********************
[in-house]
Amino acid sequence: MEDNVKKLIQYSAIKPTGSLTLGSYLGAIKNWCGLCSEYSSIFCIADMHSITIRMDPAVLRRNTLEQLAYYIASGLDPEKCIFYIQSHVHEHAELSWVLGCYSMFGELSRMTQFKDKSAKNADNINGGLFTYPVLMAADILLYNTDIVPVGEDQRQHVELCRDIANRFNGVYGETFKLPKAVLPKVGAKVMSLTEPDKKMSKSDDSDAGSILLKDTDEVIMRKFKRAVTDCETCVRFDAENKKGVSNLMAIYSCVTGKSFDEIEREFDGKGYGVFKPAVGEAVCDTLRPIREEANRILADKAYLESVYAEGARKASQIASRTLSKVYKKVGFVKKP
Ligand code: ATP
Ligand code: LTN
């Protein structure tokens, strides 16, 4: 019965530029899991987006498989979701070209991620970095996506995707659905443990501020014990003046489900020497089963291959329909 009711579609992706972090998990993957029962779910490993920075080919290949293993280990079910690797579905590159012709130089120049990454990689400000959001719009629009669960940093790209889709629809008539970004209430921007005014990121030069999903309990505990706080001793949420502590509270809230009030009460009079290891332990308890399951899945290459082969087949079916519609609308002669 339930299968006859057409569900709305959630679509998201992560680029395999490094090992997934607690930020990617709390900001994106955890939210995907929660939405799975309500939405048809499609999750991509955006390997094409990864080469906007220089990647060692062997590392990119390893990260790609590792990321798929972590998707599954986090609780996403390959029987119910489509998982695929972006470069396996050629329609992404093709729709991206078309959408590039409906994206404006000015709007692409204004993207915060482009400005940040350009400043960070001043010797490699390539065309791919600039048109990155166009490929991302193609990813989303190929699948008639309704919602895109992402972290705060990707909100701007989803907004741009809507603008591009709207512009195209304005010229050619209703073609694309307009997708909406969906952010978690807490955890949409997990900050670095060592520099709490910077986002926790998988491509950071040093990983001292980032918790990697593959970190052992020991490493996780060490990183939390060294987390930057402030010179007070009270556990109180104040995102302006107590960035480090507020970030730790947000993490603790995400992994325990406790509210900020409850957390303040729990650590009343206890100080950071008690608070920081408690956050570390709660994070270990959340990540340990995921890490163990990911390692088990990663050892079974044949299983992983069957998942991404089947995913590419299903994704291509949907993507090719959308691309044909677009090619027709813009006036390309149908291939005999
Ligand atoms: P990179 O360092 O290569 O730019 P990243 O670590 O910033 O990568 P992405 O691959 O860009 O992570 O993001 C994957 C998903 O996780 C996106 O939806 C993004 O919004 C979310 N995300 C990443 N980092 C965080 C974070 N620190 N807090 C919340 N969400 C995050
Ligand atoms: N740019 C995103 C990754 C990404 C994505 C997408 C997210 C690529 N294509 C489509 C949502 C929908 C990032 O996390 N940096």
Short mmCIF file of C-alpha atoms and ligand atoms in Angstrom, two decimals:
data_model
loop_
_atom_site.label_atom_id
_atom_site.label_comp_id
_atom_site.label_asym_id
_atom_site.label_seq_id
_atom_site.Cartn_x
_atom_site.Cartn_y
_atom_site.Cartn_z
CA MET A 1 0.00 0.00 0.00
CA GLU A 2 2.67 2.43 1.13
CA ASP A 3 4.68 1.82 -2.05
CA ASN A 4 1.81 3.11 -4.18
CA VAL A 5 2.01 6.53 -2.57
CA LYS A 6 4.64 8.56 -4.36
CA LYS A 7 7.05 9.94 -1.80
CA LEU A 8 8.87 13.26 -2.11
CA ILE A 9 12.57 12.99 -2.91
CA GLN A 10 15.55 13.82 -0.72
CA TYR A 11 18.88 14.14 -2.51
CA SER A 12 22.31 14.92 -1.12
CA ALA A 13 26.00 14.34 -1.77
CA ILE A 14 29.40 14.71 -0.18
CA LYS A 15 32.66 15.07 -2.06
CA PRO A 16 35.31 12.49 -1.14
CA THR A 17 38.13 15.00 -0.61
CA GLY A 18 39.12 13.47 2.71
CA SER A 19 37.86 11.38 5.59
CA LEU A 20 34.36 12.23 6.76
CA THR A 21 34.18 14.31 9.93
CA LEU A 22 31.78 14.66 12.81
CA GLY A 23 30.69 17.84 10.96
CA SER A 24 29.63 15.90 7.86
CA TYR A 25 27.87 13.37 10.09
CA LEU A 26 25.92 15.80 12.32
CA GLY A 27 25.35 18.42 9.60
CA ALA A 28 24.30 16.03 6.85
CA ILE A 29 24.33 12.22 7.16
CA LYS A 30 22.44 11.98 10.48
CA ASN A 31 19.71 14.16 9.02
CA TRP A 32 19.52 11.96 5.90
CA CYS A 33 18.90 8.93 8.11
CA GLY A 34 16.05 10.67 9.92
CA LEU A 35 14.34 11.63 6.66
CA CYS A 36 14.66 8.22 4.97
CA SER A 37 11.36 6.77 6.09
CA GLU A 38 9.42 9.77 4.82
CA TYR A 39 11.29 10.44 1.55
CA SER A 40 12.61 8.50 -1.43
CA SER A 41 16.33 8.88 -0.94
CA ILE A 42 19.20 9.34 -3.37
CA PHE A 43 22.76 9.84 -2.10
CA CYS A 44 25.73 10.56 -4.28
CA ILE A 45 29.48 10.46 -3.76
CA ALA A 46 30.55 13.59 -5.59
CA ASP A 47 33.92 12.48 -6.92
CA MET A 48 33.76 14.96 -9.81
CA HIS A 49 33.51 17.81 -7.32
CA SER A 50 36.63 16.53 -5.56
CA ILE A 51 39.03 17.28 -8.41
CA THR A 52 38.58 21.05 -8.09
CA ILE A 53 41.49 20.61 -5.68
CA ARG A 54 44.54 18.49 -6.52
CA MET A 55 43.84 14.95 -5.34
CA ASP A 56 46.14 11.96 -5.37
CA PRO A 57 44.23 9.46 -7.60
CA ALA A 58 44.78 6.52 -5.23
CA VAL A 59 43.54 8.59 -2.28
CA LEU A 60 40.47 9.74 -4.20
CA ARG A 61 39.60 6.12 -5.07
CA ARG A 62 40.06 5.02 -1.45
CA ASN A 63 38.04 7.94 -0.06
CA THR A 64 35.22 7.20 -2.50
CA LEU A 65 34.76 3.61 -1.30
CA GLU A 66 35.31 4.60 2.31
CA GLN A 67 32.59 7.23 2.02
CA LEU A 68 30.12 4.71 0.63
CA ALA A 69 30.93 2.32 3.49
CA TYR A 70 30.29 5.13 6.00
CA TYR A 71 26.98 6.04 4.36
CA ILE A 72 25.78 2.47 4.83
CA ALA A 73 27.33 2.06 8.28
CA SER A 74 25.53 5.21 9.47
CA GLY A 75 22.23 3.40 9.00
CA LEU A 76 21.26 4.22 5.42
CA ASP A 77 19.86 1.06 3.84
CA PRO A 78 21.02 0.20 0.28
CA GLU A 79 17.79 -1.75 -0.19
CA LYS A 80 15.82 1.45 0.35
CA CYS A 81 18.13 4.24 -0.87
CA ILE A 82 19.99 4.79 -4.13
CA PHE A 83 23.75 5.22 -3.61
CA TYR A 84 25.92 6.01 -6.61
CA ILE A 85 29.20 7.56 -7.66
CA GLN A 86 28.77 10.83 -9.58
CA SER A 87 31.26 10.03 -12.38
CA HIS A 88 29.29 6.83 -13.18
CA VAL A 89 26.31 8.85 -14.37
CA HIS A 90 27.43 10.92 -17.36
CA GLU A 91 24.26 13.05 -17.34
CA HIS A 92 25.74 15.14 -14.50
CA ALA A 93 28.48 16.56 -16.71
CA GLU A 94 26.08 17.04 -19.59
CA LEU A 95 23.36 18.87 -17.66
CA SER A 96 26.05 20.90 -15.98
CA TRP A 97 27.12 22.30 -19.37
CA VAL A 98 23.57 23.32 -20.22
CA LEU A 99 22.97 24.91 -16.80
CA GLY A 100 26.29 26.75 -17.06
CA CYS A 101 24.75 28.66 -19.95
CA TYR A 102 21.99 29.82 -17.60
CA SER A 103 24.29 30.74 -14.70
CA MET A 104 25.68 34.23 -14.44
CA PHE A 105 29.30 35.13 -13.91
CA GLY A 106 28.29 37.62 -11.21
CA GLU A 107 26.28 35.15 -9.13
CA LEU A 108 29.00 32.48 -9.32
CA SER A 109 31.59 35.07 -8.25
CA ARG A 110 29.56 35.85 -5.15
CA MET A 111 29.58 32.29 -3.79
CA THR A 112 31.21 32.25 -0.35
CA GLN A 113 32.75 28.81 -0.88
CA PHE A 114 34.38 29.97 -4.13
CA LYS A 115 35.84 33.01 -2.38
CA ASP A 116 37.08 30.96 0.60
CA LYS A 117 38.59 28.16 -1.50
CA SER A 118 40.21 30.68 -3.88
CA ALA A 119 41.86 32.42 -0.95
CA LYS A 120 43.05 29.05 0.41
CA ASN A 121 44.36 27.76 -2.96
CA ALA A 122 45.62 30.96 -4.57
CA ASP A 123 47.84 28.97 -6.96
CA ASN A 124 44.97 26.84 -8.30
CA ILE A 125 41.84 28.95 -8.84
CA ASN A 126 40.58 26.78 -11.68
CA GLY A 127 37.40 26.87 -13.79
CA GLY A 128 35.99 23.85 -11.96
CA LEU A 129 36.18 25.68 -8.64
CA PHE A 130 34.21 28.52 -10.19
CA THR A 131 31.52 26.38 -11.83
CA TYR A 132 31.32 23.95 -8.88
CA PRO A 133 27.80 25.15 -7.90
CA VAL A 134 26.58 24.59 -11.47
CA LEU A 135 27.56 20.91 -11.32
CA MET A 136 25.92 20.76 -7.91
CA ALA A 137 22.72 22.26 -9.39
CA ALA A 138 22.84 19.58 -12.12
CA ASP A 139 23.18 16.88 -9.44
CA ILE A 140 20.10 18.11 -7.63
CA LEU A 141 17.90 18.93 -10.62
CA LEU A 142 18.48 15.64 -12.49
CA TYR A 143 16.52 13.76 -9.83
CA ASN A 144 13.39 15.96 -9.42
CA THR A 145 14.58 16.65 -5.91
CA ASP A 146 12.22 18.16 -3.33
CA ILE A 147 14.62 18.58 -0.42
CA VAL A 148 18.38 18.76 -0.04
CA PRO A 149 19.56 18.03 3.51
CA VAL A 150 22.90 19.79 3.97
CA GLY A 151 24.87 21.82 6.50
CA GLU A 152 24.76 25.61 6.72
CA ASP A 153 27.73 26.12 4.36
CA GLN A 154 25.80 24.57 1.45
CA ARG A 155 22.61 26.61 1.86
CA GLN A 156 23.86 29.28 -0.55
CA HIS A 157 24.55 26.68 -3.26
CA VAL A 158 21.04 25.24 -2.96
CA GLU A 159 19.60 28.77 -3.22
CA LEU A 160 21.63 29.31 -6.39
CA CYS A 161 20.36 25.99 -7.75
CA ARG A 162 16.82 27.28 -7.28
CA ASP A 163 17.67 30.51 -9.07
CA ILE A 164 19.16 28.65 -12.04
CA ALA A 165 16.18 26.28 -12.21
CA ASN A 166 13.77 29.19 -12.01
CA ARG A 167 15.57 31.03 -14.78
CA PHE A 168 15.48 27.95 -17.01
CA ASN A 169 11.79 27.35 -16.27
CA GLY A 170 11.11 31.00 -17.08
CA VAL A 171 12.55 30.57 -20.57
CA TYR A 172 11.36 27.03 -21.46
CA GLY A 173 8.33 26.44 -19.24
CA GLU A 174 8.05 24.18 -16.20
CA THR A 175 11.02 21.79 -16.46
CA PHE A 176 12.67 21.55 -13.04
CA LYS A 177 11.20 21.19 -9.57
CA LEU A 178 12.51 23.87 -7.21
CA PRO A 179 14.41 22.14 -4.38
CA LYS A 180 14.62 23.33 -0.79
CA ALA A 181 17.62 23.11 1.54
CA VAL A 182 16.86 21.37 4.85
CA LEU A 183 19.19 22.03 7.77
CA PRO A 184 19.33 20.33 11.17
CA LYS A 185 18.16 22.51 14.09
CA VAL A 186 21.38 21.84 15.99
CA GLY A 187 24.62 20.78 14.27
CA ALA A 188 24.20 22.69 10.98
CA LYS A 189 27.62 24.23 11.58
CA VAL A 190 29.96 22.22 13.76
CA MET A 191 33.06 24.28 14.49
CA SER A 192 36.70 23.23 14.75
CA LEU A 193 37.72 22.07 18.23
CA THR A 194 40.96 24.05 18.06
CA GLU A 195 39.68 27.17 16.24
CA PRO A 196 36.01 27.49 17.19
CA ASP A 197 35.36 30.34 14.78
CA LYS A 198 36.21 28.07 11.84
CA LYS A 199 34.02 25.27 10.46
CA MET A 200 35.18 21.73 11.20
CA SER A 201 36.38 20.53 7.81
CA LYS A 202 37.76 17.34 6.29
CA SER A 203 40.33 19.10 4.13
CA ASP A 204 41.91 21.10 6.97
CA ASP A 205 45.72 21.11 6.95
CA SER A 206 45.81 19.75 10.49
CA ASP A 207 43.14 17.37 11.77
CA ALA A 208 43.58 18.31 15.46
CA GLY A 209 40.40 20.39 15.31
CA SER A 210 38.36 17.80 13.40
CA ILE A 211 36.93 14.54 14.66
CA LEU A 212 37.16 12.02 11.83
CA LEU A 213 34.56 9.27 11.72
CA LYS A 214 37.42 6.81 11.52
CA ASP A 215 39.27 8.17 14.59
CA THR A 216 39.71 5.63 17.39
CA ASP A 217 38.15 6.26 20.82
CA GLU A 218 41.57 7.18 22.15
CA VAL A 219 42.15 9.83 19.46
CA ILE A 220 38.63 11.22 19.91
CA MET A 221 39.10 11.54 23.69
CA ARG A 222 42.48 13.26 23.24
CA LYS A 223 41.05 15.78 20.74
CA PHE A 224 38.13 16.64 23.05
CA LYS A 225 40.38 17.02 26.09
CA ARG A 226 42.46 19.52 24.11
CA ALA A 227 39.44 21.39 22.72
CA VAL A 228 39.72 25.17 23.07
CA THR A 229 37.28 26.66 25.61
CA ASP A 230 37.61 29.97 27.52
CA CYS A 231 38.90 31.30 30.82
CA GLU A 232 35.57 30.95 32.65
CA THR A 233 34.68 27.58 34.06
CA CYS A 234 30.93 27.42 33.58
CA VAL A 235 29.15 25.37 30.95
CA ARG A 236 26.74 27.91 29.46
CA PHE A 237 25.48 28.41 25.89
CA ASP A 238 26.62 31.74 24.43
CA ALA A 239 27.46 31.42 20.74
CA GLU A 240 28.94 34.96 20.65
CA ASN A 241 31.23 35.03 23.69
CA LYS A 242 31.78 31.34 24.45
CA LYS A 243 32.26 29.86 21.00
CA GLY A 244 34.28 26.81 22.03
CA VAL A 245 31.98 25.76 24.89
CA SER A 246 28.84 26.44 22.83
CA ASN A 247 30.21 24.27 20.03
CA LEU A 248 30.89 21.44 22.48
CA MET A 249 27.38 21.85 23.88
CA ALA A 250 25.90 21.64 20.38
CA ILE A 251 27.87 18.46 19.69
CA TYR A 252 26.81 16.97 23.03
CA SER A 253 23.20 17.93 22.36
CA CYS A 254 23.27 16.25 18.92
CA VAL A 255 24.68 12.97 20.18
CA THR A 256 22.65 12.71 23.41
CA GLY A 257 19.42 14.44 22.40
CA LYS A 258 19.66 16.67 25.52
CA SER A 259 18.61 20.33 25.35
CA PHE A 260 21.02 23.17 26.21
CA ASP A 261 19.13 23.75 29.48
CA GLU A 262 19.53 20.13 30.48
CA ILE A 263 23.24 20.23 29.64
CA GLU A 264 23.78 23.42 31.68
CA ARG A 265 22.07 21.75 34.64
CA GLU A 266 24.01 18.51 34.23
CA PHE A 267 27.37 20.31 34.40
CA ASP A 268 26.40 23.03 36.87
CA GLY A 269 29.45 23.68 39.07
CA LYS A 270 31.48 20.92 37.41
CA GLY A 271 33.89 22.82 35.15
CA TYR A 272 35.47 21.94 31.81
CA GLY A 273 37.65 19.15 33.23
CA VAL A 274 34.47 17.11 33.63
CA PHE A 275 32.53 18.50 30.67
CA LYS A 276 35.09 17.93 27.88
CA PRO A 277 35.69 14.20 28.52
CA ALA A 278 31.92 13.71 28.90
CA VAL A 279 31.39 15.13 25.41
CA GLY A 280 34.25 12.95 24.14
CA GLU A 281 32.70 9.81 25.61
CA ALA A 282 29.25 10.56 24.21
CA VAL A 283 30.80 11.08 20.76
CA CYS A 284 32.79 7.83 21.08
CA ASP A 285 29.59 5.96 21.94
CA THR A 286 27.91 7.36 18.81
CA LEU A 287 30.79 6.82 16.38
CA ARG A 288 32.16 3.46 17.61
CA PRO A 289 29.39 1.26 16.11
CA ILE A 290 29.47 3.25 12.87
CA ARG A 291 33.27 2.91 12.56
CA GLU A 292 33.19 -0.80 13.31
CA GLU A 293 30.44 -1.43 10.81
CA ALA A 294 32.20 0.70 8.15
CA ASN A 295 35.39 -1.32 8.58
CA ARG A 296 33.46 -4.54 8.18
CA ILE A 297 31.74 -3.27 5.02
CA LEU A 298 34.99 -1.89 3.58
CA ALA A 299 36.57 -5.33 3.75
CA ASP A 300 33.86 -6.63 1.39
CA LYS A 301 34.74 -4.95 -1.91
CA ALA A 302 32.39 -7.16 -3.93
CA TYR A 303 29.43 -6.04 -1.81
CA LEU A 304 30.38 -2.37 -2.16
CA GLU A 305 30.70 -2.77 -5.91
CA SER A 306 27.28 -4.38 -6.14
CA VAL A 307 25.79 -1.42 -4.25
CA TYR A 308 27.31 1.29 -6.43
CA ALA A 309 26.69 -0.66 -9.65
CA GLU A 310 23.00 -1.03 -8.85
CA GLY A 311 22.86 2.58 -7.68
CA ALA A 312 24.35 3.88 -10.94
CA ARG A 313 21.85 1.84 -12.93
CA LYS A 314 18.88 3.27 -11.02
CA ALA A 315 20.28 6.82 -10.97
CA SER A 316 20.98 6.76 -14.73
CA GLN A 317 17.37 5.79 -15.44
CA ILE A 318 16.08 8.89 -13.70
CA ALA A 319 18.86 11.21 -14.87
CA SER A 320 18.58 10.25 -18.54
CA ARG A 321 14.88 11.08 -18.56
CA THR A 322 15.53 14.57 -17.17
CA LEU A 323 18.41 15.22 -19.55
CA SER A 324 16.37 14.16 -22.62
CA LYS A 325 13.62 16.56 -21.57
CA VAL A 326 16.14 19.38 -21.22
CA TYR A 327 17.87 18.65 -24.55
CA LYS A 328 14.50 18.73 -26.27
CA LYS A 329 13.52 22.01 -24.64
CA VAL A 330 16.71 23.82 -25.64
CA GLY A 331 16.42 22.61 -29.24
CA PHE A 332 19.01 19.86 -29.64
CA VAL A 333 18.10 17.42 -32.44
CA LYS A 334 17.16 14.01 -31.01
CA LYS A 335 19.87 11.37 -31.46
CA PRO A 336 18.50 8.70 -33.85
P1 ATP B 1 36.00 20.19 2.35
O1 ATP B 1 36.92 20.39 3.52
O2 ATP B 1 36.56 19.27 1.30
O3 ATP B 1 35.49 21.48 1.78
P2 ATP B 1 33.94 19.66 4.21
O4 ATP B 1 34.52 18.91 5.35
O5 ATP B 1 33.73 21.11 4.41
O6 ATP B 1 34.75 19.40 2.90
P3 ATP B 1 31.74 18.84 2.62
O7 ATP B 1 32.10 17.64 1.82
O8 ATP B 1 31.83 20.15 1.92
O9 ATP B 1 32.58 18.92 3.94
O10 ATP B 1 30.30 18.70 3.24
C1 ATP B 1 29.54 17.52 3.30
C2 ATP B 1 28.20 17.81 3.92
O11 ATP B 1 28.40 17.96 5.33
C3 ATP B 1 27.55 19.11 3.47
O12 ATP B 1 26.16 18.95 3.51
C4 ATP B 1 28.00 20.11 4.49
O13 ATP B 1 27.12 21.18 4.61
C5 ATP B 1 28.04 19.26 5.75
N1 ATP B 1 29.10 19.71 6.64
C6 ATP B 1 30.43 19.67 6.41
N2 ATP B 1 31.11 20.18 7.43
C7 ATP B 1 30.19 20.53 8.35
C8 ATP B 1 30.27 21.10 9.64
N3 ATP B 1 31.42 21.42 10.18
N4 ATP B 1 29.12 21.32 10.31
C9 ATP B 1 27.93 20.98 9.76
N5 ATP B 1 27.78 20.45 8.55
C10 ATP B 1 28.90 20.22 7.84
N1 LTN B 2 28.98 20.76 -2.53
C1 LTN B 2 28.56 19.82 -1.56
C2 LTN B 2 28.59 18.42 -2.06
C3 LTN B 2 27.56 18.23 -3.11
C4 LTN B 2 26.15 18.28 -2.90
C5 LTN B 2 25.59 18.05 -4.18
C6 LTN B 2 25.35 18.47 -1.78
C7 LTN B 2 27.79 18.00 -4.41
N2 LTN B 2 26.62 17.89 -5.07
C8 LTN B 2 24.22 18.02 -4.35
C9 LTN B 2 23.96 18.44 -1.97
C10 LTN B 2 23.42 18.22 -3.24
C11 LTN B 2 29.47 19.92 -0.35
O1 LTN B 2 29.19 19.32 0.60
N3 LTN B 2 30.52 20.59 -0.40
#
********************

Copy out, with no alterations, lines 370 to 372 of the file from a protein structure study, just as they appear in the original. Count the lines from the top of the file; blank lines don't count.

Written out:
C3 ATP B 1 27.55 19.11 3.47
O12 ATP B 1 26.16 18.95 3.51
C4 ATP B 1 28.00 20.11 4.49